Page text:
- Stockinghall, best in show – the cheese was made as a collaboration between Murray’s Cheese, New York, and Old Chatham Creamery, New York, which supplied the cow’s milk and the cheesemaker, 33-year-old Brian Schlatter. The cheddar is described as having meaty bacon and sour cream flavours with a pineapple scent. Only 30 truckles are made a month
- Professor’s Brie, second place – Brian Schlatter was also the cheesemaker for this square-shaped triple cream cheese made with sheep milk, cow’s milk and cow’s cream, again from Old Chatham Creamery, which is aged in Wegman’s Good Markets’ caves
- Aries, third place – this sheep’s milk cheese from Shooting Star Creamery, California, was made by 15-year-old Avery Jones with the help of her father Reggie Jones’ Central Coast Creamery. It’s aged for eight months and is only available at Sigona’s Farmers’ Market in California
Michael Koch of Maryland’s Firefly Farms, joint organiser of this year’s conference, says: “The level of quality has dramatically increased. We’re returning to a more localised food system that Europe never left.”
He says that the US has a lot to offer the world – partly because of its lack of cheese-making tradition.
“In the States, we aren’t confined by tradition. So there are cheeses in Europe that have been made in the same way for a very long time.
“Here, we’re free to do things like trying to model this type of cheese – but then I’m going to twist it and be whimsical. We have the freedom to colour outside of the lines. We are bold with cheese.”
Cheesemaker Britton Welsh certainly agrees. One of the bestselling products made by Utah-based company Beehive Cheese, of which he is president, is the unusual Barely Buzzed – a cheese rubbed with coffee grounds and lavender.
When it’s been sold in the UK however, it was for the equivalent of $70 per lb – and in the US, it retails for $24. While an exporter took care of process, Mr Welsh says there were huge transportation and tariff costs imposed on the cheese, and as a result it ended up “being exorbitantly expensive and inaccessible to most UK consumers”.
“Hopefully someday it will change and consumers in the UK will be able to enjoy our unique cheeses,” he adds.
The young farming family
Trisha Boyce, a third-generation dairy farmer, and her husband Jarred took over Chapel’s Country Creamery in Maryland two years ago. Their toddler son Trace is in his element on the dairy farm, running around, saying hello to the cows (he even has his own) and sampling blue cheese, one of his favourites.
“The price of milk is too low to make a living off anymore,” says Trisha, explaining why they bought the farm – already an established creamery – and chose to specialise in cheese rather than milk. “The great thing is we get to stay here as a family all day and market our own products.”
She says that if there were more small-scale artisan cheesemakers, then the perception of American cheese would change.
But she said that producing things on a small scale is expensive, and “a lot of Americans want luxurious foods at a regular price”. It doesn’t help as well that European cheeses have a greater reputation than home-grown goods as they’re better known for their cheese.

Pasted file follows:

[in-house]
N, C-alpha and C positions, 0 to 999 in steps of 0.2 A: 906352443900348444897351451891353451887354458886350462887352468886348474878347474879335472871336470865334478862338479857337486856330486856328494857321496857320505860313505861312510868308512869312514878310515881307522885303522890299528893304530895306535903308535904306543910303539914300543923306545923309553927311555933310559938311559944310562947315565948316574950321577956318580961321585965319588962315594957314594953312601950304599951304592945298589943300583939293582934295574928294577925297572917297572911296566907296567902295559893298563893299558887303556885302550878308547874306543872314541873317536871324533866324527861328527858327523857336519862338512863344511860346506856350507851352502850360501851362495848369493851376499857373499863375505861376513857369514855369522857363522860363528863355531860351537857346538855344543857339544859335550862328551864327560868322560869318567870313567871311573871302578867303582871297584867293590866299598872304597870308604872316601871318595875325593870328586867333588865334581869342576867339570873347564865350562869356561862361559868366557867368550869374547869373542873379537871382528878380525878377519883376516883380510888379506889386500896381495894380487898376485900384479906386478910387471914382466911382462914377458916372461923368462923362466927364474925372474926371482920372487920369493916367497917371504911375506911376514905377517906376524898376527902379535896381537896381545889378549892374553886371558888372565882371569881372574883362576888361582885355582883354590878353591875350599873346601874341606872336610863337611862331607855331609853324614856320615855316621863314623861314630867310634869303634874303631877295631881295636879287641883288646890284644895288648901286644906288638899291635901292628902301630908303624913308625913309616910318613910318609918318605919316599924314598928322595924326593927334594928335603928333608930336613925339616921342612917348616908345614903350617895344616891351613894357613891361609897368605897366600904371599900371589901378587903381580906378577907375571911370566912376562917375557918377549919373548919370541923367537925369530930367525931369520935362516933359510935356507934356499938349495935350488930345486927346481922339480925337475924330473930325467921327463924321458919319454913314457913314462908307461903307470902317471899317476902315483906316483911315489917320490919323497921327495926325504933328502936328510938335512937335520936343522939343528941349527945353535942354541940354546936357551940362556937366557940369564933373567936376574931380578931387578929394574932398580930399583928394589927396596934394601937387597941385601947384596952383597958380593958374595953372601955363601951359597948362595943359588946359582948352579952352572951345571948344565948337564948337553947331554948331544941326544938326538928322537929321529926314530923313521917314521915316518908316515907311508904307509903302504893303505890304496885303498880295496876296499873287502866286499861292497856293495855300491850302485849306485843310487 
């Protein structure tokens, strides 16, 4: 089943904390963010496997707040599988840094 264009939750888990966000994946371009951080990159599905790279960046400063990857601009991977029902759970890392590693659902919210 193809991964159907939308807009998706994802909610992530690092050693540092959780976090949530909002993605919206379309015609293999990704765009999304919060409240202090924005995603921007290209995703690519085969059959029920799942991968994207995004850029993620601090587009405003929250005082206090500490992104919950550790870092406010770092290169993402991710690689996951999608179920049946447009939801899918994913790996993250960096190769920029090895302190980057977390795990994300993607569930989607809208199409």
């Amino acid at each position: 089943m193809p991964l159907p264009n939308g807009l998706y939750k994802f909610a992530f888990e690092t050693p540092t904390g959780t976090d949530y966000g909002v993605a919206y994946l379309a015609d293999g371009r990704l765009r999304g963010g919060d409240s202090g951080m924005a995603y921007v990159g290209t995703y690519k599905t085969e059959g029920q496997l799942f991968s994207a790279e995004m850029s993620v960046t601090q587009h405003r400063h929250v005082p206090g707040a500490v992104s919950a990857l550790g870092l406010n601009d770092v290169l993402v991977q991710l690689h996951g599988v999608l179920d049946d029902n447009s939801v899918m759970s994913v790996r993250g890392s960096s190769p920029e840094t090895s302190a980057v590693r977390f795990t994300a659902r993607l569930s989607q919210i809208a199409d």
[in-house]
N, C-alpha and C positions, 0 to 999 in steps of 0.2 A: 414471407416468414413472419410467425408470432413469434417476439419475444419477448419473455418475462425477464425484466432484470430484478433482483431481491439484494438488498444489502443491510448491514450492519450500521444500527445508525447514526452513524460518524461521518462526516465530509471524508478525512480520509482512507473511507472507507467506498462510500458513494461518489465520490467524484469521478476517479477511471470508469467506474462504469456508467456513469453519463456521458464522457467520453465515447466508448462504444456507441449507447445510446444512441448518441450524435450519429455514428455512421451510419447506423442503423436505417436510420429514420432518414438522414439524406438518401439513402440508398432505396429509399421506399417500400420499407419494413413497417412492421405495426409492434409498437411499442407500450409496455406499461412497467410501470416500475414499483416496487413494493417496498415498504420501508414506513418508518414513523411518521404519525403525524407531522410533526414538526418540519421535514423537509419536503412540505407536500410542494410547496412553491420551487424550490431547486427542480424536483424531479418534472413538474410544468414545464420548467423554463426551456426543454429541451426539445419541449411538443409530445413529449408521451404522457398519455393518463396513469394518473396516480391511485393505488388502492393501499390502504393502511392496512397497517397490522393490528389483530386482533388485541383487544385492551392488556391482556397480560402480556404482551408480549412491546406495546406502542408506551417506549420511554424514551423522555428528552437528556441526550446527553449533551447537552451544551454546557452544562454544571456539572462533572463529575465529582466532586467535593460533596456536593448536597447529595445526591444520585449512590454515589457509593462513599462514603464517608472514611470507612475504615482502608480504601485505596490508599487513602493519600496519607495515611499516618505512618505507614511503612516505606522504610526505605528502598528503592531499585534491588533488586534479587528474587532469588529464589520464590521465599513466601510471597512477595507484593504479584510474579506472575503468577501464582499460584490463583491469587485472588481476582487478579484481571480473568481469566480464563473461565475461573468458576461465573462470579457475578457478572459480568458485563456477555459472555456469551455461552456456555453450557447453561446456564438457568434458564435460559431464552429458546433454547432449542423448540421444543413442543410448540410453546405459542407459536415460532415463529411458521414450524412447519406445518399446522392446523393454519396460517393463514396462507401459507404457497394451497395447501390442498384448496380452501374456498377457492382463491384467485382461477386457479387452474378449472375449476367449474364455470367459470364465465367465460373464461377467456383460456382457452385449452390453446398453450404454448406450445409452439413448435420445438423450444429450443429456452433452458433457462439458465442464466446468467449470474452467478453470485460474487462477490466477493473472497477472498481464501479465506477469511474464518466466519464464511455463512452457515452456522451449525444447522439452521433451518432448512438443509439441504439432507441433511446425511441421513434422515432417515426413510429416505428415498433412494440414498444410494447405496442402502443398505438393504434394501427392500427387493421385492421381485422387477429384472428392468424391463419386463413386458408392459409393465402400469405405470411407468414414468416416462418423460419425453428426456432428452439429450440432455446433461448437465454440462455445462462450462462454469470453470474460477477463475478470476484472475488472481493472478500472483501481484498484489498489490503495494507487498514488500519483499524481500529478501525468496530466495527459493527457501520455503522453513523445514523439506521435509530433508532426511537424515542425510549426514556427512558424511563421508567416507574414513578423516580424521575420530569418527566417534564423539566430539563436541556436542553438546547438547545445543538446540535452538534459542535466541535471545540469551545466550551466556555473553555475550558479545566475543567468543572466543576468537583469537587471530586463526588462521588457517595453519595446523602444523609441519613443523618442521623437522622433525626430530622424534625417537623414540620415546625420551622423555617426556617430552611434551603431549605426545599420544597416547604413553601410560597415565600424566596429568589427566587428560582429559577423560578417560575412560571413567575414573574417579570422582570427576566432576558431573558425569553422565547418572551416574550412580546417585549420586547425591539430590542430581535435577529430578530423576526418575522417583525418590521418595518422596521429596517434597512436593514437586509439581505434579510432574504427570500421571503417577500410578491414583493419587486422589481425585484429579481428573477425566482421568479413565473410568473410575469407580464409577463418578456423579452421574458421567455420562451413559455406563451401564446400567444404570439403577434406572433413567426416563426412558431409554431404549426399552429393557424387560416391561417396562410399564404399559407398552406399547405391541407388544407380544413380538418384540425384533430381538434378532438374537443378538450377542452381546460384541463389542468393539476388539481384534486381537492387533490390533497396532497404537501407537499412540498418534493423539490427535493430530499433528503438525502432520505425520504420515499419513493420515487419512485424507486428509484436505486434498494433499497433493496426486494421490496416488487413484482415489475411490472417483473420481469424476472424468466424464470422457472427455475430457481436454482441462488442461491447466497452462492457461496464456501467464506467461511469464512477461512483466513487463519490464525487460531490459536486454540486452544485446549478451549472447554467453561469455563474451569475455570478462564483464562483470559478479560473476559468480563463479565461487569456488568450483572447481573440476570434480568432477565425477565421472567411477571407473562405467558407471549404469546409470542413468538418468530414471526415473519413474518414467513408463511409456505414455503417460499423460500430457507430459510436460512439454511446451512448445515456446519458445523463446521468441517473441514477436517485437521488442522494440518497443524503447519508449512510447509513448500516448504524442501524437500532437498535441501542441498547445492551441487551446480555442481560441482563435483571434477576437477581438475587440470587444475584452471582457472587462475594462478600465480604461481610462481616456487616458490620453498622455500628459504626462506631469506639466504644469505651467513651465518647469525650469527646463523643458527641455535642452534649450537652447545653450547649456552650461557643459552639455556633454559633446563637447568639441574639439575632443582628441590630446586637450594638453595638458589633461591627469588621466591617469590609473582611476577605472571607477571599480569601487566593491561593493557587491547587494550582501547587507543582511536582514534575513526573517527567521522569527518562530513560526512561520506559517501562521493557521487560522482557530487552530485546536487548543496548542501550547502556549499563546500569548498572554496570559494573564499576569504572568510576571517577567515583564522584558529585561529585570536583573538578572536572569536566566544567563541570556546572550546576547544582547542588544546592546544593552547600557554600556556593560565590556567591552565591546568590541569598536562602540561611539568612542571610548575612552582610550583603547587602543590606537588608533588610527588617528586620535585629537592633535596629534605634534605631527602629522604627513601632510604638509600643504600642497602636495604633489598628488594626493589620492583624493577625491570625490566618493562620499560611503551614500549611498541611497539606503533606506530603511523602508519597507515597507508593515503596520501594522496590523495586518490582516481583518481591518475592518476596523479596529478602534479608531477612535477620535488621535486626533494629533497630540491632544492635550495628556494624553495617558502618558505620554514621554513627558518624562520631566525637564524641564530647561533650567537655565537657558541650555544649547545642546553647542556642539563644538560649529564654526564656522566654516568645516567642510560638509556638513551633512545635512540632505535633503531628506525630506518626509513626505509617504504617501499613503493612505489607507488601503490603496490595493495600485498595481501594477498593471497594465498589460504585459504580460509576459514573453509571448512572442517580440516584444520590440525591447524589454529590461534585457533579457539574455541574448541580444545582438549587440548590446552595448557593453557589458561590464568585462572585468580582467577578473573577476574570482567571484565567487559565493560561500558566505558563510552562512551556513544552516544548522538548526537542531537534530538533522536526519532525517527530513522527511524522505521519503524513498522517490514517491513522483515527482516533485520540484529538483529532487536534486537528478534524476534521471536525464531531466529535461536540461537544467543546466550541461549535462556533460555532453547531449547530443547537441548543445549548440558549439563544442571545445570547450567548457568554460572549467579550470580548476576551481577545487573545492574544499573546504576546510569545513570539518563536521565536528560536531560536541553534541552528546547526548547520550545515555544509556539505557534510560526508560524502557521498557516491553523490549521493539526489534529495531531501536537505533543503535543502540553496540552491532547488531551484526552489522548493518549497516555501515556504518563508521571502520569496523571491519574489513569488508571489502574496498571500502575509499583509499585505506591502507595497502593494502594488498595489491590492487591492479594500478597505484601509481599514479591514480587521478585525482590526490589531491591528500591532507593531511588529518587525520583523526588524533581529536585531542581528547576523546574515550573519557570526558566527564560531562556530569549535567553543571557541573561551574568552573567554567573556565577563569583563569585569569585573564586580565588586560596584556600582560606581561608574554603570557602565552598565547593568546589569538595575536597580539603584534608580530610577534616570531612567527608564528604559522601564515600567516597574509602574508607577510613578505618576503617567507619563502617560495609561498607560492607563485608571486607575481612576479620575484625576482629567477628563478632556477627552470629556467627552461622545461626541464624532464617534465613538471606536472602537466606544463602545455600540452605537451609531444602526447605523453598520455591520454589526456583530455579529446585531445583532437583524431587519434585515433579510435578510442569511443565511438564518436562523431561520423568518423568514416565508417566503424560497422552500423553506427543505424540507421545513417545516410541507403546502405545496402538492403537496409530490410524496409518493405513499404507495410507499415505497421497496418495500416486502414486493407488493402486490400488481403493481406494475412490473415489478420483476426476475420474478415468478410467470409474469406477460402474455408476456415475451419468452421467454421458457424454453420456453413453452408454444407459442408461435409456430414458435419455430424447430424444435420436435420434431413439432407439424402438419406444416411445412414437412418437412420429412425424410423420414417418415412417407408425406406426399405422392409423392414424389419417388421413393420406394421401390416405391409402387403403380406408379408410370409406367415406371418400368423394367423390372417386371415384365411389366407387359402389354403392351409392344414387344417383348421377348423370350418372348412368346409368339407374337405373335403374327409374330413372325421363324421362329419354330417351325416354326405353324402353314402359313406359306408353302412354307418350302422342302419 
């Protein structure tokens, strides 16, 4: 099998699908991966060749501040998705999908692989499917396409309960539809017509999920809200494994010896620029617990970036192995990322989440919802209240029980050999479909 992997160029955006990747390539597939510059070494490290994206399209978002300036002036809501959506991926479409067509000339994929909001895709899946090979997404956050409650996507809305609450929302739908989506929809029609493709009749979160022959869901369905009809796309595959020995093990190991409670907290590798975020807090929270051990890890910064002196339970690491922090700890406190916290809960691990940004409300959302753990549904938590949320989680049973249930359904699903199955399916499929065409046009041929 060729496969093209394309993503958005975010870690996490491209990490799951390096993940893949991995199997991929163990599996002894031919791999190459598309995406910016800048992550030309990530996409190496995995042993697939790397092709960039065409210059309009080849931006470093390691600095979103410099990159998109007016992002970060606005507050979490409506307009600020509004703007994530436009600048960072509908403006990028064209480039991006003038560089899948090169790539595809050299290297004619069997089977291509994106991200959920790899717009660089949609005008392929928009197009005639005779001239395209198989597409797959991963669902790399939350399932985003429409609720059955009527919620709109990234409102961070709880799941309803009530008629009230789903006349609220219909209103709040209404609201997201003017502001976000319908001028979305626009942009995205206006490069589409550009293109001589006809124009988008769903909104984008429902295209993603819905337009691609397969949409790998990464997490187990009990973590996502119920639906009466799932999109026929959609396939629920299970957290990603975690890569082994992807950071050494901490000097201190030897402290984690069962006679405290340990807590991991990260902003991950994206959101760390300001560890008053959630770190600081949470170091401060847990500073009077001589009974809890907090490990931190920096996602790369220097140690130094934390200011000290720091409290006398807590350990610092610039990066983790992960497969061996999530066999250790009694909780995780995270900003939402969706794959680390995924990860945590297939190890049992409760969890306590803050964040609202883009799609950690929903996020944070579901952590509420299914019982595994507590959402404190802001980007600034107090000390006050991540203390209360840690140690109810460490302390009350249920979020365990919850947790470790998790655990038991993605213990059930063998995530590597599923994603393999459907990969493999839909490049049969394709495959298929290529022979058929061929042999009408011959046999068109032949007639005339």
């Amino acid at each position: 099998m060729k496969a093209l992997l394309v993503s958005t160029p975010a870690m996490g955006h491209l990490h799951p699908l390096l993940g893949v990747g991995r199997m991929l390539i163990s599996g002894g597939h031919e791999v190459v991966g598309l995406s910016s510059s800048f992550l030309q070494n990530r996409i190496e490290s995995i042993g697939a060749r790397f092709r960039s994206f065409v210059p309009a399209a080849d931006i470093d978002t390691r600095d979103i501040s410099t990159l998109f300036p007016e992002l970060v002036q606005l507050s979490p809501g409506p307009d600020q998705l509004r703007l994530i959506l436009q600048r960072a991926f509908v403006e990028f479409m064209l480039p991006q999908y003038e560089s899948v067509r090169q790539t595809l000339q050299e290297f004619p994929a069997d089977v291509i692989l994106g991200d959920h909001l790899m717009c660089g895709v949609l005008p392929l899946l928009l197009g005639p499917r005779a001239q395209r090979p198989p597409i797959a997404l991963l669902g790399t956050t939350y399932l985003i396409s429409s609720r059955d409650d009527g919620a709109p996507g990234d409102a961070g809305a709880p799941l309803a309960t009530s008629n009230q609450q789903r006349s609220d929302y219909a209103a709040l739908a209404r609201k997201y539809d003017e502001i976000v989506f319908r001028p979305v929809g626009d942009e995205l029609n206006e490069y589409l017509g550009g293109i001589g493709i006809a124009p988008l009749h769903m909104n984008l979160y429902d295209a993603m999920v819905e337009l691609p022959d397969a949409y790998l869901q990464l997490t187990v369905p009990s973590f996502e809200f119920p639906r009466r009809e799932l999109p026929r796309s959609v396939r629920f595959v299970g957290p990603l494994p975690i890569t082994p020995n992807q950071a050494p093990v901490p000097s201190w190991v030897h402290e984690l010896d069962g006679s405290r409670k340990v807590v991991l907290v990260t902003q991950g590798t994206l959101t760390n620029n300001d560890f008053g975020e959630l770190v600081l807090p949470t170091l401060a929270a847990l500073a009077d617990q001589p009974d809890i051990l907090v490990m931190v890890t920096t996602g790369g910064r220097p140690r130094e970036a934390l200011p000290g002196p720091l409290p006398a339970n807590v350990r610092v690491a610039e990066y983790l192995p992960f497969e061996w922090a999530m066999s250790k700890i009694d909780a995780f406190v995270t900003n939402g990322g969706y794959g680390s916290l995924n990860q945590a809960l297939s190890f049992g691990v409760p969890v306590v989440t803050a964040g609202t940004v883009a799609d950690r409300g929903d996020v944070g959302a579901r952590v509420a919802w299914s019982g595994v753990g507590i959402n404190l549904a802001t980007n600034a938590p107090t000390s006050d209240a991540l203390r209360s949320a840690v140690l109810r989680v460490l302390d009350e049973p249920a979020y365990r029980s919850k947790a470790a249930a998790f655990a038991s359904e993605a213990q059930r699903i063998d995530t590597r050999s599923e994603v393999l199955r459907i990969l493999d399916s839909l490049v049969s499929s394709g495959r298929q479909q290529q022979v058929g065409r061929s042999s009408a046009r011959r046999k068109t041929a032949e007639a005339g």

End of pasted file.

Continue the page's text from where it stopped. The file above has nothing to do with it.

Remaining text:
“I would encourage people to take more time to look at where their food is coming from, how it’s produced, and the care that’s put in behind the scenes. I would love more restaurants to do the farm to table thing and support their local farmers.
“You go to local stores here and it’s full of Irish cheese, French cheese, Spanish cheese. People say ‘it’s imported, so it must be good’. We’re actually trying to work with some local grocery stores now and get connected with them. It just takes time and it’s a lot of hard work.”
He adds: “A lot of people have really interesting conceptions of what ‘American cheeses’ are. But we’re entering cheese competitions in Europe and winning ribbons against people who have been doing it for hundreds of years.
“Instead of being governed by tradition, what we have is a willingness to try new things and go where no cheese has gone before. So we’re trying new things and having fun.”
Many of the top cheeses competing at the American Cheese Society conference are already competition winners at international events, where they line up with the creme de la creme of the dairy world.
“US cheese can absolutely compete” says Ross Christieson of the US Dairy Export Council. “Not just compete, but lead the world.
“The US is the largest exporter of cheese in the world that nobody knows about. What we export ends up on a pizza, a hamburger or in a cheesecake. But it’s the specialty cheeses that are really going to give us a reputation. We’re not going to get a reputation from being in something, or on something.”
He is at the conference with his colleague Angelique Hollister – part of their mission is to urge people to apply for the World Cheese Awards.
The Frenchwoman admits she didn’t realise what a wealth of US cheese was on offer when she moved to the US – and now wants to work to “change the perception and image of US cheese around the world”.
“What is made here in the US absolutely compares to what you can find in France, in Europe,” she says. “But one of the problems we’ve identified is the supply chain. The US is a big country and it’s difficult to get products from one area to the other.”
The small-scale production doesn’t help matters either.
“This is something that doesn’t sell in a full container load – it’s a pallet at a time or even a carton at a time,” she adds. “We need to help get that to the customer, at a price that makes sense.”
Nora Weiser, executive director of the American Cheese Society, which runs the annual event, sees a parallel with that other butt of the joke – British food.
“People around the world will say, ‘oh, British food is terrible, they boil everything and they’ve got mushy peas’. But there are amazing things happening.”
Author Ms Werlin argues that cheese manufacturers in the US haven’t quite worked out “how to make really good tasting cheese at scale” – so “very few artisan cheeses are exported” as a result.
“I don’t know if misunderstood is the right word – I think it’s just unknown. I don’t know if it is just going to remain our little secret over here in the US.
“The word is going to get out when people taste it – that’s how it spreads. I think it will take a long time for it to just roll of the tongue with the allure that French cheese does.”